Radcliffe has taken a much-needed step by contracting with Harvard for University police protection. Although many of the details of the new system have not yet been specified, it is apparent that it will greatly improve both the quality and quantity of protection afforded Cliffies. Under the plan, incidents of attacks on streets surrounding the quadrangle should be substantially reduced.
Unlike watchmen, the police will not have assigned beats, but will be free to patrol those areas which prove particularly troublesome. In addition, the police will have a man on duty in a central location 24 hours a day, and are trained to use guns. The present watchmen do not carry guns. Instituting a comparable system at Radcliffe--training men and supervisors--would cost about $50,000. During the past year, the watchmen have spent 90 per cent of their time outside, so the three men being retained by the Cliffe will be adequate to patrol inside the dormitories. For outside protection, there is little doubt that trained policemen will be superior to the watchmen.
In making such an improvement, however, Radcliffe cannot simply ignore the moral and legal issues involved. The nine watchmen currently employed have a contract which does not expire until next June. Six of these men were suddenly informed this fall that their services would no longer be required after October 17. The union has brought the matter to arbitration, but arbitration is a long and complicated process. Radcliffe has found other college jobs for three of the men involved, and rather proudly points out that "that only leaves three." But even if only one man were involved, and even if he were not between 55 and 60, the college should find it hard to justify breaking a formal contract and dropping an employee in the middle of October. Radcliffe has done a fine job in increasing the protection in and around its living area. It would be a shame to sully this step by implementing it with a complete disregard for the people directly involved. The college should at least provide employment until next June--with comparable wages--for the three remaining workers.
Paradoxically, the government welcomed defeat in two of those three states, for the defeats meant the end of two charismatic political forces--Lacerda and Magalhaes--who were attacking the government "Revolution" from the inside.
Like many revolutionaries on both sides of the political spectrum, those running the Brazilian government prefer to deal with dangers from within their own party first.
Only in Goias was the government clearly defeated. There it wanted to win. It had put its prestige at stake by appointing a new state administration a few months ago because of unrest. The Democratic National Union candidate was defeated by a close but decisive margin.
What do the elections mean?
The first thing of great significance is that they took place at all. The Castello Branco government, for all its militant anti-communism, is sincerely anxious to be democratic. There were many pretexts the government could have chosen for cancelling the elections. When the results became known, the government could well have cancelled the results.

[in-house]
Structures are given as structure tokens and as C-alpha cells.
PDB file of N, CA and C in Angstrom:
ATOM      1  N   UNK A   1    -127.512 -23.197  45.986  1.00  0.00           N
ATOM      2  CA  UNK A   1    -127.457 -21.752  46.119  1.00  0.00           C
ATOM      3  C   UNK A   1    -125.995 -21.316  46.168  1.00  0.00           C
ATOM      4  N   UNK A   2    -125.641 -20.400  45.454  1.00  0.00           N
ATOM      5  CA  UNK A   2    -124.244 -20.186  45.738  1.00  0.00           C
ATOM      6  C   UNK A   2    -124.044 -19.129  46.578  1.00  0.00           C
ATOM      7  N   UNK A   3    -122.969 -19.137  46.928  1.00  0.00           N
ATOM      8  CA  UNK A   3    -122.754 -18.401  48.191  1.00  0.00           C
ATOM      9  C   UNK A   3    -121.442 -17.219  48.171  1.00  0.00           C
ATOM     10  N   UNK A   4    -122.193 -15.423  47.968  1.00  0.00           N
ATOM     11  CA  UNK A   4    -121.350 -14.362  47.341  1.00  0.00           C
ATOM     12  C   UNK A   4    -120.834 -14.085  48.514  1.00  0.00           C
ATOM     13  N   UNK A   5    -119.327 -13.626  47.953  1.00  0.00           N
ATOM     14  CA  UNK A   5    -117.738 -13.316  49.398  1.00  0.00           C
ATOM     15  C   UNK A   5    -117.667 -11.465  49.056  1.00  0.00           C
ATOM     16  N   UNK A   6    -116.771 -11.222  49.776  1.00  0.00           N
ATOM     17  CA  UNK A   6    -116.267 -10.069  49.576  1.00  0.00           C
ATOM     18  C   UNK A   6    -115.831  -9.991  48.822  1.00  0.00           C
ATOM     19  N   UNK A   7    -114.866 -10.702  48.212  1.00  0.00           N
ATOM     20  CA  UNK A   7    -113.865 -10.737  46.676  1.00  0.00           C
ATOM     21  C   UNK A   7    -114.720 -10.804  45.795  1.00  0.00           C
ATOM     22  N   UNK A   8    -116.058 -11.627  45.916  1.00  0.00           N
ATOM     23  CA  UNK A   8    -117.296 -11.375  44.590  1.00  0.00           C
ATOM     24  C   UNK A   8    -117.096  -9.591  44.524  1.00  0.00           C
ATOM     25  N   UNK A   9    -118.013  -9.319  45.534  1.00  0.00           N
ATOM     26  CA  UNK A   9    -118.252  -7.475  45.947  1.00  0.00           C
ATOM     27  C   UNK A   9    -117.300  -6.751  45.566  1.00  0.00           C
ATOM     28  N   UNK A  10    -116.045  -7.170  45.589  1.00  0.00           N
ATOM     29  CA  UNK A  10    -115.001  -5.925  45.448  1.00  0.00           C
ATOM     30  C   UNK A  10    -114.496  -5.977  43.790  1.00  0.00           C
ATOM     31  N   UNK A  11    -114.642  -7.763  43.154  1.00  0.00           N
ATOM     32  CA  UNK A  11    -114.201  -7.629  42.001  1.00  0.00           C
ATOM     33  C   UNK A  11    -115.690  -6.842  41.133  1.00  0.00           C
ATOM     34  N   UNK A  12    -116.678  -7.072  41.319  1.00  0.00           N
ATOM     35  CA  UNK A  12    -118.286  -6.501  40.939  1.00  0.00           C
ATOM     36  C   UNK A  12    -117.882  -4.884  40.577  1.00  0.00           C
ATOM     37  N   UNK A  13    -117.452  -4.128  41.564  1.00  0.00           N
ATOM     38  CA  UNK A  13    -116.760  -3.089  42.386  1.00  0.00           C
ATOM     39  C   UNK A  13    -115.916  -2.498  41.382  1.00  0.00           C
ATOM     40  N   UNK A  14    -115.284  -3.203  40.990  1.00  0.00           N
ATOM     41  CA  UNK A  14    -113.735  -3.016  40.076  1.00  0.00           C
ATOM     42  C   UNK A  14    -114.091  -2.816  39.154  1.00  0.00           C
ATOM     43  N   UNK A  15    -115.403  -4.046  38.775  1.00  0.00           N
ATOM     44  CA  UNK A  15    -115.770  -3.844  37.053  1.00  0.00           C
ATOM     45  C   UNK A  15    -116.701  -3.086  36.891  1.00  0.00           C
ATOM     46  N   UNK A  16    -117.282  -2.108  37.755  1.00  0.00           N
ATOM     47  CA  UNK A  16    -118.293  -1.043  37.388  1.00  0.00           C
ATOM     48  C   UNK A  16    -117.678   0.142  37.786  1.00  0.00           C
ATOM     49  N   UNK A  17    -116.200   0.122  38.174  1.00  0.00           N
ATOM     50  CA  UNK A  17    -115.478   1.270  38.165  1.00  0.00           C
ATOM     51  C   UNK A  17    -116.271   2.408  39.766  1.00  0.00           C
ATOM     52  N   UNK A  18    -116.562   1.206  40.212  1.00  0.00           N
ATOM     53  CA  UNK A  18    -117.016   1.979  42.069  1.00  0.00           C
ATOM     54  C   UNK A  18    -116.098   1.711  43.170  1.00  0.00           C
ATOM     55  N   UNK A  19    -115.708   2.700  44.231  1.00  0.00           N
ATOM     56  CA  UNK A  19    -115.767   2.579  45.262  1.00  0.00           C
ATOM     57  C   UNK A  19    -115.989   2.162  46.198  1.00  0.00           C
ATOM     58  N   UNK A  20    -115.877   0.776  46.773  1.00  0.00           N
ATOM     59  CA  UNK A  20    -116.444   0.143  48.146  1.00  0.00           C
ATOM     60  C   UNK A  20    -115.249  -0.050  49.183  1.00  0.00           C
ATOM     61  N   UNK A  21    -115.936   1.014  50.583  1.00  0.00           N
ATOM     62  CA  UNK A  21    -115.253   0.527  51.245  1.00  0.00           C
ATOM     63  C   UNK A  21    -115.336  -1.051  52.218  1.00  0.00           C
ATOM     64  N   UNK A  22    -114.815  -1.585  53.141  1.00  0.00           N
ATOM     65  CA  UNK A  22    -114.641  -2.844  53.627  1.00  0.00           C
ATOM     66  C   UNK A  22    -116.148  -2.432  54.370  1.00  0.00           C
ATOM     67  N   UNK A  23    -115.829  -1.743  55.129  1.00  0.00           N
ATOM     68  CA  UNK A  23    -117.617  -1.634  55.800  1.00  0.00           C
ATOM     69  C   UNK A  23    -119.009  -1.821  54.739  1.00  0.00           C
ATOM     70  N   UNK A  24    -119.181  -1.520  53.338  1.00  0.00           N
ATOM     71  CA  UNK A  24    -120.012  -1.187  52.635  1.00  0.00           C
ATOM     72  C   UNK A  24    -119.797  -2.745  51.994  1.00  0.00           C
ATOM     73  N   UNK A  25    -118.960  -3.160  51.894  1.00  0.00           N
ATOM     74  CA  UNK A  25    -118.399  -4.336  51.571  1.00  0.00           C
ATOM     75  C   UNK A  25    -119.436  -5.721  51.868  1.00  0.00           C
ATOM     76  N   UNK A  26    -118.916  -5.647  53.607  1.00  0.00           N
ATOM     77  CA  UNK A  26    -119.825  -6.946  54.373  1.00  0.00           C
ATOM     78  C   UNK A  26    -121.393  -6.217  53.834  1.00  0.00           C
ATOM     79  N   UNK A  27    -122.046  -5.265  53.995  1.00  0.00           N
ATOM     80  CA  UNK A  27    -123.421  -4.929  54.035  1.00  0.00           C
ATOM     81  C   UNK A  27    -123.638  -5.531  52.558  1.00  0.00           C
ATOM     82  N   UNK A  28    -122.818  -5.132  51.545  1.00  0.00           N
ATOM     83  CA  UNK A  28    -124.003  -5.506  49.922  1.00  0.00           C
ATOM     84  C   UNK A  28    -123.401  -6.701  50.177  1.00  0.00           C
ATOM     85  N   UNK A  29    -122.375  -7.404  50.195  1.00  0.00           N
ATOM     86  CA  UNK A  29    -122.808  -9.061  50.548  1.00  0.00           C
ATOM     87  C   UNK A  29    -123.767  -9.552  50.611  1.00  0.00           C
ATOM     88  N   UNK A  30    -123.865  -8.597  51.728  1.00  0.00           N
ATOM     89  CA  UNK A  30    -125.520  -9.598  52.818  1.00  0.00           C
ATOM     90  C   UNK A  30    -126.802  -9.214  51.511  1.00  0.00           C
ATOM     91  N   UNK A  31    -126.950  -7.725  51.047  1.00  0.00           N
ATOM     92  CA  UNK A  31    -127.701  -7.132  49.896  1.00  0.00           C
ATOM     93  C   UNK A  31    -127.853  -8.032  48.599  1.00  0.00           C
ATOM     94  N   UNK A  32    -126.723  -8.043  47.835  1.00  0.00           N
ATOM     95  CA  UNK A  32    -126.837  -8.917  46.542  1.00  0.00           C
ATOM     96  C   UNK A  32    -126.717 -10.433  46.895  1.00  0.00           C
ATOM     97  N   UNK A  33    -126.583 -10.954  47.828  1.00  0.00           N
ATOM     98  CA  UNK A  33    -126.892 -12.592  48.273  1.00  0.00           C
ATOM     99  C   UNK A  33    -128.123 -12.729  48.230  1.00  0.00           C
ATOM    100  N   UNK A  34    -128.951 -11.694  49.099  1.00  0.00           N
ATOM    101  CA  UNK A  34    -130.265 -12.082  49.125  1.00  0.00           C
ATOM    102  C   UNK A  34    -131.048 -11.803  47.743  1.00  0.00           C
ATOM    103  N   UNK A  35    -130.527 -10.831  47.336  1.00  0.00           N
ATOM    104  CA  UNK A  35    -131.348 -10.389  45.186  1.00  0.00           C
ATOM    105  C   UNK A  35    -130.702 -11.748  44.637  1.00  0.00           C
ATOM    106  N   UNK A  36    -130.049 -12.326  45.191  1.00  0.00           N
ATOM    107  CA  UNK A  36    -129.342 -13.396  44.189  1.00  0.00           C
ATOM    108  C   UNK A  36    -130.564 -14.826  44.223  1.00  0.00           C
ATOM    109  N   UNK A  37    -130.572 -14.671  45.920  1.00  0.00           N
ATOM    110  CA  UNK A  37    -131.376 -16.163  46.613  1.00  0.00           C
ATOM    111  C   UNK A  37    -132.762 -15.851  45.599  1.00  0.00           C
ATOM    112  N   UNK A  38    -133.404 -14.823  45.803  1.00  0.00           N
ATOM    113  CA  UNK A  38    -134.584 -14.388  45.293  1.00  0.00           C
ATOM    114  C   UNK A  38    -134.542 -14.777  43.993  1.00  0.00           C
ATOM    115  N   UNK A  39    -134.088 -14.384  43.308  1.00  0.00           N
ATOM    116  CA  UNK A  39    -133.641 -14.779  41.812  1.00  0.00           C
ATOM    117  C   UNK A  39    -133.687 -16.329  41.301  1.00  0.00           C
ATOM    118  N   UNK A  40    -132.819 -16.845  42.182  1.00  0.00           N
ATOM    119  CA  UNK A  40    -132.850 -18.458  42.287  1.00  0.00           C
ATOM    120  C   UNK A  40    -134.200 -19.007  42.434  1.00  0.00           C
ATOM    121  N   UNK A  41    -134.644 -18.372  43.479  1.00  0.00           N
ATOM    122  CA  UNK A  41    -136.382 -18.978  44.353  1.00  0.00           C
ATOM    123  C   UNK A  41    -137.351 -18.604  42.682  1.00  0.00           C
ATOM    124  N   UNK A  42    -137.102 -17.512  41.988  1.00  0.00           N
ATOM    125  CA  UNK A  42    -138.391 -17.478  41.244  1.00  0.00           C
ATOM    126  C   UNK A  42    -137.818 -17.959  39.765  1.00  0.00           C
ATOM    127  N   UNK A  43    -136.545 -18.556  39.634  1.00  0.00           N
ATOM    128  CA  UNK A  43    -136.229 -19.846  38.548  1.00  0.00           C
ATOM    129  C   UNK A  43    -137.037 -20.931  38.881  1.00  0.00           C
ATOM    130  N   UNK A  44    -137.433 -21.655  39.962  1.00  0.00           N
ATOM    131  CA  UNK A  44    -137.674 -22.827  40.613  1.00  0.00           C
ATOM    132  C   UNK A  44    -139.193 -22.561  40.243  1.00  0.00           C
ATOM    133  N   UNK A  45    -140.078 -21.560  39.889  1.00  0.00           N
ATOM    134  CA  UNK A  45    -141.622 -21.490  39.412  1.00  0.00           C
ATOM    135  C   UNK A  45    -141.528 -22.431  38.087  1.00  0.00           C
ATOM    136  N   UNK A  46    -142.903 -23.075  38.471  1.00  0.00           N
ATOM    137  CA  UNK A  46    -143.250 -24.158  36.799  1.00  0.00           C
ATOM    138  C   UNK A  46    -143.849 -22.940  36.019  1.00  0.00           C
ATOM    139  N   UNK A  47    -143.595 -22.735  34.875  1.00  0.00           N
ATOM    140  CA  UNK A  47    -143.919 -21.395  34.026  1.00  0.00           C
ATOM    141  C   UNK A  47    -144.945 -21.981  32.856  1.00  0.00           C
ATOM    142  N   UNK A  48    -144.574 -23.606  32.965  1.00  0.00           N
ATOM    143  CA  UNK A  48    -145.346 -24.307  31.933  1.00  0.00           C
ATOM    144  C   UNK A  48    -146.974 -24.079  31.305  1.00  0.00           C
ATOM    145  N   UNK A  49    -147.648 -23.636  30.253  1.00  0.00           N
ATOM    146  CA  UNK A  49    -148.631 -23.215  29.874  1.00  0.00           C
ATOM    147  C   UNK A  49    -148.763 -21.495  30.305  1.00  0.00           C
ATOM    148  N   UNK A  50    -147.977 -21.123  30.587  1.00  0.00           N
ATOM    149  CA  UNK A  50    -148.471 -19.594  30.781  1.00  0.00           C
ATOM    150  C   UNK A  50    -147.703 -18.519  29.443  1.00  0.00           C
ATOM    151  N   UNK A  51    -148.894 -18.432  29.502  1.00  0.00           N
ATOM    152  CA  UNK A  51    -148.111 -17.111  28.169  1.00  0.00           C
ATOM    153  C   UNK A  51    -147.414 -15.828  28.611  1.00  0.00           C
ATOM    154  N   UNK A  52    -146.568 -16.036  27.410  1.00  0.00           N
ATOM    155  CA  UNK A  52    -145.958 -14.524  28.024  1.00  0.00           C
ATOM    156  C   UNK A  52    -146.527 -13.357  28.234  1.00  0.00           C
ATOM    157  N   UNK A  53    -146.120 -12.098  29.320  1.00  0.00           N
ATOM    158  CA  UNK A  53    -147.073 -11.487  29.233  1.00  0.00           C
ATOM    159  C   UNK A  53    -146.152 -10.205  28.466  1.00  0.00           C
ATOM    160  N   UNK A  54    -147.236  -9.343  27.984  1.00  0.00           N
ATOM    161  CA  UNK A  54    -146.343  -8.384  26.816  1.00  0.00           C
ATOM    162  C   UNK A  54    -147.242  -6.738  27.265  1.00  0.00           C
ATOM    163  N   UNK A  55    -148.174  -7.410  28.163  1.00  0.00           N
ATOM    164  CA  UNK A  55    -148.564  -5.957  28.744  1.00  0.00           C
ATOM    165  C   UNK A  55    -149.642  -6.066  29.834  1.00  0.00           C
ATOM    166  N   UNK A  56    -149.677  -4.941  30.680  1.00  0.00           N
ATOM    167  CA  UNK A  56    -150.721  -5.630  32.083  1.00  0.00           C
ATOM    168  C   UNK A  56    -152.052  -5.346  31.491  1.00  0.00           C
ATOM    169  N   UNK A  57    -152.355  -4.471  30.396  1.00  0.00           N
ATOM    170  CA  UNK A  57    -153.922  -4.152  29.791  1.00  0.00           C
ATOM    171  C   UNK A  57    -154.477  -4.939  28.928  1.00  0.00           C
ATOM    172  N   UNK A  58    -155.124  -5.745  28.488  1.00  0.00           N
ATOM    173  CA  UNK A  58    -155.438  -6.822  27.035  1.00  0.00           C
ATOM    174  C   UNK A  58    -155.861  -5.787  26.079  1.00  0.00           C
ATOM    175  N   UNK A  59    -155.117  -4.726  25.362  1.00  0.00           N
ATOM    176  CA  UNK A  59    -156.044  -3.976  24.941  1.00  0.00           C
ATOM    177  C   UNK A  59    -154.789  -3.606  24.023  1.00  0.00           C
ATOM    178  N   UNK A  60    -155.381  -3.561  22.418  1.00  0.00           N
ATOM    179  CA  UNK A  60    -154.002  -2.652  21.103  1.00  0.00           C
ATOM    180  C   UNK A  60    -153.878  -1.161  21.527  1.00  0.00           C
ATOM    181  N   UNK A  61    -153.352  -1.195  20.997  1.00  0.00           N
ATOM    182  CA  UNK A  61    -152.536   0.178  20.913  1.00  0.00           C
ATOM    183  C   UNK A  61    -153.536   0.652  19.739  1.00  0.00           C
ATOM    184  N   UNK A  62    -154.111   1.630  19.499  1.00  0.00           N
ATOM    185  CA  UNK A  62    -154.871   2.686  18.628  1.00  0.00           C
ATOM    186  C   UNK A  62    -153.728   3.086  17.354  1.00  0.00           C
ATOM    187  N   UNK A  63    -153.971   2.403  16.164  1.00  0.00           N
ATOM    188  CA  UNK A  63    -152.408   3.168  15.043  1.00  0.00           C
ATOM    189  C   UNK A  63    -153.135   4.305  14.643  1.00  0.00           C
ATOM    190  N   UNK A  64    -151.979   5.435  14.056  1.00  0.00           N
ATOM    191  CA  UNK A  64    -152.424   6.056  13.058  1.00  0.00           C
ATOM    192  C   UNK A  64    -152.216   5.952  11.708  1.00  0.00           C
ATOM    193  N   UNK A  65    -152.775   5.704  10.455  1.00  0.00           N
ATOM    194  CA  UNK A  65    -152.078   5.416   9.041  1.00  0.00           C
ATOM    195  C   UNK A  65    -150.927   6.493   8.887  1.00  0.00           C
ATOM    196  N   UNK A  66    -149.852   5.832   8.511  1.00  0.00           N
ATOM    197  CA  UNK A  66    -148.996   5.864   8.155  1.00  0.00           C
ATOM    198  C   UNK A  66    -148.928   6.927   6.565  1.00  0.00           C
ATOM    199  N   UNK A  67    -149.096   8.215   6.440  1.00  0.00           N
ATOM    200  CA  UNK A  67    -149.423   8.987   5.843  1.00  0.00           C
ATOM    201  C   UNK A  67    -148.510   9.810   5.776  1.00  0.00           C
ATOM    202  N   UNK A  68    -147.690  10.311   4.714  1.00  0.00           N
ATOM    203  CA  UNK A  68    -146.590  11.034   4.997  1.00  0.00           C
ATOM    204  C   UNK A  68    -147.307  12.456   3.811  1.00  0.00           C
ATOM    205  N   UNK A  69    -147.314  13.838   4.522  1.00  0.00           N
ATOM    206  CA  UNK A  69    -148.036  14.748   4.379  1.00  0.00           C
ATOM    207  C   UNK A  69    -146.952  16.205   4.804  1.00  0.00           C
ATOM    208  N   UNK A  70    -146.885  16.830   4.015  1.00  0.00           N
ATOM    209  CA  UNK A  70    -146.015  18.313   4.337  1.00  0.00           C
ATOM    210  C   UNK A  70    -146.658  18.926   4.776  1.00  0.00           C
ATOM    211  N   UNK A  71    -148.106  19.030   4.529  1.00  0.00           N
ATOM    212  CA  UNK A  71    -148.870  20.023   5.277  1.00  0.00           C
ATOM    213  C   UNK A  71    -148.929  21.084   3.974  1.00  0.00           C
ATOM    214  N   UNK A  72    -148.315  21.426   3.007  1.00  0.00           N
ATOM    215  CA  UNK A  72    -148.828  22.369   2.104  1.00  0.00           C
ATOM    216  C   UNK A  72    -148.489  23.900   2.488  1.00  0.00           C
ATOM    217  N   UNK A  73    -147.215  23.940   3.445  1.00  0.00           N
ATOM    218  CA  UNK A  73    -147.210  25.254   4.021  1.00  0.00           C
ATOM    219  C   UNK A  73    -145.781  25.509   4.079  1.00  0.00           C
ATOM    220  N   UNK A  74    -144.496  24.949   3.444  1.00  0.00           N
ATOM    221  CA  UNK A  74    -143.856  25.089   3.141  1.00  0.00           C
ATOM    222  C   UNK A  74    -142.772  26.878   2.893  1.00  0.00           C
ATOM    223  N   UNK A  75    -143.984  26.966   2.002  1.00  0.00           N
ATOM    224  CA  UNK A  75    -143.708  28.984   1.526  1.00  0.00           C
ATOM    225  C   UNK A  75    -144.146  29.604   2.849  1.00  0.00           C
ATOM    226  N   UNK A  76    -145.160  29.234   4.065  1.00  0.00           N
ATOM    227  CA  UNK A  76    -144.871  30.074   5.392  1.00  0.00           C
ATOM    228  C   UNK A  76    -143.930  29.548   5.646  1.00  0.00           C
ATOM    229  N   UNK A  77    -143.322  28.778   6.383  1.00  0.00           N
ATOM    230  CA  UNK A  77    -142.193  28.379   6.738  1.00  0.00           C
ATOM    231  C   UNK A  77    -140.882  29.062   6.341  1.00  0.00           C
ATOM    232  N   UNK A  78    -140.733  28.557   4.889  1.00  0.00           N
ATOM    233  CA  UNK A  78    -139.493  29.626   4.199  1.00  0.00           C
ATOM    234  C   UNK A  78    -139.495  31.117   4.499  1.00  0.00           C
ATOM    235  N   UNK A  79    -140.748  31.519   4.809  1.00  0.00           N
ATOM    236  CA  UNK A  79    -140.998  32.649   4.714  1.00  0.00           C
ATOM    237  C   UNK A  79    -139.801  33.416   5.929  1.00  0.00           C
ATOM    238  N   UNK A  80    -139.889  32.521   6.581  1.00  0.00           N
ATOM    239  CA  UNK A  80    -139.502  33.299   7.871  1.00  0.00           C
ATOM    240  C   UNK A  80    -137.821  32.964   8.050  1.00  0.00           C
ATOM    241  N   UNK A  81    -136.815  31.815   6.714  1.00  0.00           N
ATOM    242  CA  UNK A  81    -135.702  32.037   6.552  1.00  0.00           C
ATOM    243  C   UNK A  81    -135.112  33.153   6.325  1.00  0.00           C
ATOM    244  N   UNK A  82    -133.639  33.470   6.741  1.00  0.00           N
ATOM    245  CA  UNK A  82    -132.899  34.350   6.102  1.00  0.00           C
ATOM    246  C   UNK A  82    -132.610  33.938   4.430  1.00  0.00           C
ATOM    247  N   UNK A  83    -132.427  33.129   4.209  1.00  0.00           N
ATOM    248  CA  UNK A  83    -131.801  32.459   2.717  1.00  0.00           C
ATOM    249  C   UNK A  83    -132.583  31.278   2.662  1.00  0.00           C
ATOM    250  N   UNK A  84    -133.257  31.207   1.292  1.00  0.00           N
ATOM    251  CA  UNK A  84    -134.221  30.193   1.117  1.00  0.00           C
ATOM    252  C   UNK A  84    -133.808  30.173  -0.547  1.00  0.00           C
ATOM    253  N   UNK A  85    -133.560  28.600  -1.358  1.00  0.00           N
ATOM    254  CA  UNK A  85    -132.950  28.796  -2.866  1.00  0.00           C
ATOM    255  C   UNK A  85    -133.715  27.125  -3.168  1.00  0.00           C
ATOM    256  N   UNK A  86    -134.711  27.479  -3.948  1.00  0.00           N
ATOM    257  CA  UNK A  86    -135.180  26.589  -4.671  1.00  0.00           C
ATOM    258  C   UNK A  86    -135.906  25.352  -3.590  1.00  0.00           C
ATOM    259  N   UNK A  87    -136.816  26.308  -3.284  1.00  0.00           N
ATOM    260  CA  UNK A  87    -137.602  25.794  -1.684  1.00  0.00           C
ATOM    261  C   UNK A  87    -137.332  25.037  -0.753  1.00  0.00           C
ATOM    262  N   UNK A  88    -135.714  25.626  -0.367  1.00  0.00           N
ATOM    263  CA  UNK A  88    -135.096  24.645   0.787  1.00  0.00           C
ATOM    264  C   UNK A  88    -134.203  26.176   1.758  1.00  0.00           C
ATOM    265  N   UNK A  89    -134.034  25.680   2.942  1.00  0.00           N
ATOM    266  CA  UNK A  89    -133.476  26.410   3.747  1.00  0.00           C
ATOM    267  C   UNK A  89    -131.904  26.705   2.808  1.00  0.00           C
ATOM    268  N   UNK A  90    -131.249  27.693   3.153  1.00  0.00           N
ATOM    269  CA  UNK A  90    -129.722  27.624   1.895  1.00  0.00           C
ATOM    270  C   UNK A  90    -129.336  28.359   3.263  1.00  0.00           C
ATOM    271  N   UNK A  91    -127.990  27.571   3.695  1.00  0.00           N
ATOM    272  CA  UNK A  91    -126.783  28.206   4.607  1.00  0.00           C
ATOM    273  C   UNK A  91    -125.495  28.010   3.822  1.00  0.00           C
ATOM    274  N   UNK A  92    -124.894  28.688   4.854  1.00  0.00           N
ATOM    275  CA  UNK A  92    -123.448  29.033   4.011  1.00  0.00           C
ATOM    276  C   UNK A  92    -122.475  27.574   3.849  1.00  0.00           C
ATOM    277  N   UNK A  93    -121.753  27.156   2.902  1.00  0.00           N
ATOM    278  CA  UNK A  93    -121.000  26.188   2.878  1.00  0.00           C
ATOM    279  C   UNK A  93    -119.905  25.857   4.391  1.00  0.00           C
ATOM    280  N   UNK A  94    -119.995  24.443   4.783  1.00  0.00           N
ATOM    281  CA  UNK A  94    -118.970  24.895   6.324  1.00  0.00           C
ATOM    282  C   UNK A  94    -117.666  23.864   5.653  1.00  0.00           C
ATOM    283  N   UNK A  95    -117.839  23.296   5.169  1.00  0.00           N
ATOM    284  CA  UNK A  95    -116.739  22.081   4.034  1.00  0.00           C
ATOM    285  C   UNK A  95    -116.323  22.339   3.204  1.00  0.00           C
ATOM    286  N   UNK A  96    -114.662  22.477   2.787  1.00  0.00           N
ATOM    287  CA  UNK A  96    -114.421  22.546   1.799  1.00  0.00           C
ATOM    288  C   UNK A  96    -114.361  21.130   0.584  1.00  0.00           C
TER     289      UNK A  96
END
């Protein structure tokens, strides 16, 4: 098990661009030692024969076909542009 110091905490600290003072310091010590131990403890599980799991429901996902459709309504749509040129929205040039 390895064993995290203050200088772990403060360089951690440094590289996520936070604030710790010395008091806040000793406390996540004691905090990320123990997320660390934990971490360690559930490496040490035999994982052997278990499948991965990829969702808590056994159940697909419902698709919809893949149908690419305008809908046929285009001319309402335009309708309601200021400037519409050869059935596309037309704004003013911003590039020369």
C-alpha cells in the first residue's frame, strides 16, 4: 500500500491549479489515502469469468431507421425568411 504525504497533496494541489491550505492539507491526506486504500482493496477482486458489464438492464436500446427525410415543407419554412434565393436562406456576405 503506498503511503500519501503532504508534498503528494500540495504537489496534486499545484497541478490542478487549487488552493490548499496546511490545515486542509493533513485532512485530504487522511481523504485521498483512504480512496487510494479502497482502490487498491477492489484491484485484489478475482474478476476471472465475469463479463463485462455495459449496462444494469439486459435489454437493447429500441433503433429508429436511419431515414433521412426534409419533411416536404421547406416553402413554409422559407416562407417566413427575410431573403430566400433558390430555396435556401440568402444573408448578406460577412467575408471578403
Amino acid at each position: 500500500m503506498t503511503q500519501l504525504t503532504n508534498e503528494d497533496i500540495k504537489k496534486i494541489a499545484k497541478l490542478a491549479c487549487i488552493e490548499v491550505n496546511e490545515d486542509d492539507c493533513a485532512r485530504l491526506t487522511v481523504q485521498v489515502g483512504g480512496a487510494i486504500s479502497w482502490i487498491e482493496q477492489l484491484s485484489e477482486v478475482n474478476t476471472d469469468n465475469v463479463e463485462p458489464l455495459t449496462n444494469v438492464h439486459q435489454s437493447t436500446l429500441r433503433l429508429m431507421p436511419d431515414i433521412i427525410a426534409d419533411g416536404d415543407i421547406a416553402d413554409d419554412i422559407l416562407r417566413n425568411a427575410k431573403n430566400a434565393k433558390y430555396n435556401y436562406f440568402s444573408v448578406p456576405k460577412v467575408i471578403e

But the victorious candidates were assured that they would be allowed to take office.
Second, the elections suggest that if a government-backed candidate runs against an opposition candidate for the presidency in 1966, the government candidate will lose. The gubernatorial elections did not show that the government was highly unpopular, nor did they show that the extreme left was highly popular; they did show that a left-of-center coalition has more popular support than the government.
What Castello Branco is reportedly trying to do is to find a candidate, conceivably from the opposition Social Democratic Party, who could run on a Social Democratic-National Democratic Union ticket and create a great centrist force that could crush Lacerda or any similar candidate on the right, and whomever is put up by the radical left. Whether Castello Branco can achieve this or not is open to question.
If he cannot, he has two choices. One is to allow an election, hoping for the best. The other is to use some gimmick of indirect elections, based on an electoral college system, to install whatever successor he chooses.
The right-wing military leaders (known as the linha dura) who support Branco do not like the first solution, in which a candidate avowedly hostile to the "Revolution" they helped make might win power. They do not even like Castello Branco's plan to find a centrist candidate. They want either a charismatic right-wing leader strong enough to stand a chance in an open election, or indirect elections with a controlled outcome. The man on a white horse is not yet visible.
Some of the conservatives who want indirect elections in order to insure continuation of the government "Revolution," point to the use of the electoral college system in the United States. Moderates argue that the electoral college system is responsive to the popular vote in the United States, while that which the conservatives call for would not be.